Reality about oil imports, exports might surprise you

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Oil imports to the United States steadily decreased from 2005 through 2011, with U.S. exports steadily increasing by lots more. Current-trend projections show the U.S. will be a net oil exporter by around 2017. Incredible.

That has to be a shock for those who chant “Drill, Baby, Drill” and “Drill Here, Drill Now,” thinking more U.S. production will be used to reduce our gas prices.

Concern about high gas prices was expressed in a Gazette “Our View” editorial, “Wish them well as they begin to drill” published last Feb. 21. It states “… gasoline prices are soaring and threatening to reach record highs of $4.25 a gallon in April on the heels of President Barack Obama’s refusal to allow a major oil pipeline from Canada through the United States.” The editorial worries that “high gas prices could wipe out the slow and delicate recovery,” even while admitting “it would be a gargantuan stretch to suggest that successful oil production in El Paso County could lower fuel prices.”

Nevertheless, the editorial argued that drilling shouldn’t be opposed — get this — because “Americans, including those along the Front Range of Colorado, need to accept oil and gas exploration and production as a patriotic duty,” adding that we can’t “afford to say ‘not in my backyard.’”

The editorial related higher gas prices to that pipeline, but that has nothing to do with it. Actually, the U.S. imported 433 million barrels less in 2011 than in 2005, but exported 642 million barrels more. Yes, that’s correct. Oil corporations are exporting more oil, while importing less. Is that patriotic?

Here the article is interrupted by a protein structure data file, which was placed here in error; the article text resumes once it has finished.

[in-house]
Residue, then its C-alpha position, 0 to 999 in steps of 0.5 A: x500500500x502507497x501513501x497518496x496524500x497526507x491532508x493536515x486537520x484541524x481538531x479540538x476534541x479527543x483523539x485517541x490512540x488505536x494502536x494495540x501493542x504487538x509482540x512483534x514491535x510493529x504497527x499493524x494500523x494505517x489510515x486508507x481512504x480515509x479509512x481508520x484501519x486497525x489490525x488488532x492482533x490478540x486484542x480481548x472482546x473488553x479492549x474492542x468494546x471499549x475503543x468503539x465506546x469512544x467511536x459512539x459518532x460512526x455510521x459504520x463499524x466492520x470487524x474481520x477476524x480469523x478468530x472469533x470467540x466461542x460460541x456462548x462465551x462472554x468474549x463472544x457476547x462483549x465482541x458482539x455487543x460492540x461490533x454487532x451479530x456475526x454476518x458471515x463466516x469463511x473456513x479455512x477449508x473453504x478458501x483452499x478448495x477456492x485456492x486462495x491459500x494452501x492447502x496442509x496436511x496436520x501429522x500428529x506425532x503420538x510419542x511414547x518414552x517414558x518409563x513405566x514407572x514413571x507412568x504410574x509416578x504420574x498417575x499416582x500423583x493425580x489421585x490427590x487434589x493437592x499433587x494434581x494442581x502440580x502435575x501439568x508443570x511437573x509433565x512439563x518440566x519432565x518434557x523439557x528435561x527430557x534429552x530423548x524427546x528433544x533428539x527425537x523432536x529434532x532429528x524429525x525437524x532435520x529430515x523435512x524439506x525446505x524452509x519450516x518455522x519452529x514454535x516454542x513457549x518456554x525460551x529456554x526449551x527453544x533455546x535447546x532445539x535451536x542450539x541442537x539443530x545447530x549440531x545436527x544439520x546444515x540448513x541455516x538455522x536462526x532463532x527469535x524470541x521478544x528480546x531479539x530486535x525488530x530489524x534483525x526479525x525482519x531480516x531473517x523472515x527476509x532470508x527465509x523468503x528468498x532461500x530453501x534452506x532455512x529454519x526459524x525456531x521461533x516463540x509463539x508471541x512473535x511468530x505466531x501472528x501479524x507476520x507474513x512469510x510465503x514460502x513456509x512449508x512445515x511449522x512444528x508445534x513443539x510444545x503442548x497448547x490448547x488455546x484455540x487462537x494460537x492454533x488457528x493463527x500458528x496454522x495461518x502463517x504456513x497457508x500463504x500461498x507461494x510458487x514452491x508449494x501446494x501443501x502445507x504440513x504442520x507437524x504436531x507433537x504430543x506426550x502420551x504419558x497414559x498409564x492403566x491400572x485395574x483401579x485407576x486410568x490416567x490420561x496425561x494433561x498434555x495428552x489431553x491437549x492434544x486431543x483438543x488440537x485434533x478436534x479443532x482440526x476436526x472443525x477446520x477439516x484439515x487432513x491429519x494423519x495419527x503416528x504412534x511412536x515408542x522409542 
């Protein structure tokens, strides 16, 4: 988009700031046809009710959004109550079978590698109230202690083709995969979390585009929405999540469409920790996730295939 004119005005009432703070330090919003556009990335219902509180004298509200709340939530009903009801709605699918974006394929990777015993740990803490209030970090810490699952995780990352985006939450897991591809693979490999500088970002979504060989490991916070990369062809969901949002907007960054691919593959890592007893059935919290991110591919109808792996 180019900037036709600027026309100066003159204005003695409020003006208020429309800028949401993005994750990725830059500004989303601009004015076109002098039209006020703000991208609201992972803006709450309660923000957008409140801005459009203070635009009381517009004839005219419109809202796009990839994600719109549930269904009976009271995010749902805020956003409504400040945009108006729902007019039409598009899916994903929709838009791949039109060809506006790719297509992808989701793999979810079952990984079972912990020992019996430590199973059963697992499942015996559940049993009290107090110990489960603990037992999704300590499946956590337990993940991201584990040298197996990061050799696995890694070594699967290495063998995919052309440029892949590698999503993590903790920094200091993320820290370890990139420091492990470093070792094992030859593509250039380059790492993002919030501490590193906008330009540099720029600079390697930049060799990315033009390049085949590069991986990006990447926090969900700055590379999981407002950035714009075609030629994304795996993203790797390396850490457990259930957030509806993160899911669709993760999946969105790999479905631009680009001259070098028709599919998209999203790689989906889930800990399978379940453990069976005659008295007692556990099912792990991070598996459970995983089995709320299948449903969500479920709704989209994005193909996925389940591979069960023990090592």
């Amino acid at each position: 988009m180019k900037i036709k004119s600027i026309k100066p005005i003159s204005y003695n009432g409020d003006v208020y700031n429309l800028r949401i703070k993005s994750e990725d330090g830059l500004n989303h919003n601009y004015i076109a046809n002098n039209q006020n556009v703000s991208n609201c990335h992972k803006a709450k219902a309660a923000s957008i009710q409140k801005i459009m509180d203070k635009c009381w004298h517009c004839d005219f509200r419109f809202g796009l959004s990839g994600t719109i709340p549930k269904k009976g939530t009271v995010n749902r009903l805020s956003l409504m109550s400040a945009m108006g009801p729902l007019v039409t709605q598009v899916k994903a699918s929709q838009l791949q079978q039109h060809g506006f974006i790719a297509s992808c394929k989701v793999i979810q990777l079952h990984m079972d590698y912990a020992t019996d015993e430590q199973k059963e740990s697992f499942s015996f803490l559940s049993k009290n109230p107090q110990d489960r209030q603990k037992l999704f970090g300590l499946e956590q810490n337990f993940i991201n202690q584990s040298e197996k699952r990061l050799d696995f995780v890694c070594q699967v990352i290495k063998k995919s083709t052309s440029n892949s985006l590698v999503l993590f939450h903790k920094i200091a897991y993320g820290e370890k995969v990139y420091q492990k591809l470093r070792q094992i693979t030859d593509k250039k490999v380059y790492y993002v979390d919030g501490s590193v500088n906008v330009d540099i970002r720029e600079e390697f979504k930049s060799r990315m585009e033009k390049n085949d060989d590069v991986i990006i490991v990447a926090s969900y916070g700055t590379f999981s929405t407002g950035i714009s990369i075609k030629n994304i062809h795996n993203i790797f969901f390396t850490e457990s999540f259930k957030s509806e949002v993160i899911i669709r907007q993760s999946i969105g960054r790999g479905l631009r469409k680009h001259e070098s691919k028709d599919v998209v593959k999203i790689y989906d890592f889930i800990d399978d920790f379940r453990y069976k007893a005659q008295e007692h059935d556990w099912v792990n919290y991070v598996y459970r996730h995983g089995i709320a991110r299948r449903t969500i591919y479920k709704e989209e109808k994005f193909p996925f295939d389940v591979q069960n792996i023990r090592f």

The Gazette stated, “Our entire economy depends upon a steady and abundant supply of oil, and it will for generations to come.” But does exporting more U.S. oil create “steady and abundant supply” or reduce gas prices? Obviously not.

Plus, in 2011, oil corporations exported more gasoline, diesel and other fuels than were imported, according to the Energy Department.

Why is this happening? Follow the money. These practices by the oil oligopoly create U.S. oil scarcity. This market manipulation drives up gas prices and sells more oil on international markets at prices driven up by speculation. Result: increased profits.

Very clever: Plunder U.S. resources for profit, impose a “gas tax”-like burden on Americans, and fundamentally undermine the U.S. economy. Remember, once oil corporations have those oil leases, it’s their oil, not our oil, and they do with it as they like. Their duty is to increased profits, not patriotism.

Some may argue, “Well, the U.S. just doesn’t have the refinery capacity because of those damn environmentalists.” But that ignores the fact that Idle Refinery Capacity increased from 30.3 million barrels/year in 2004 to 261 million in 2011.

Want to guess why oil corporations want TransCanada’s Keystone XL Pipeline? To use that idle capacity for more exports.

Other concerns: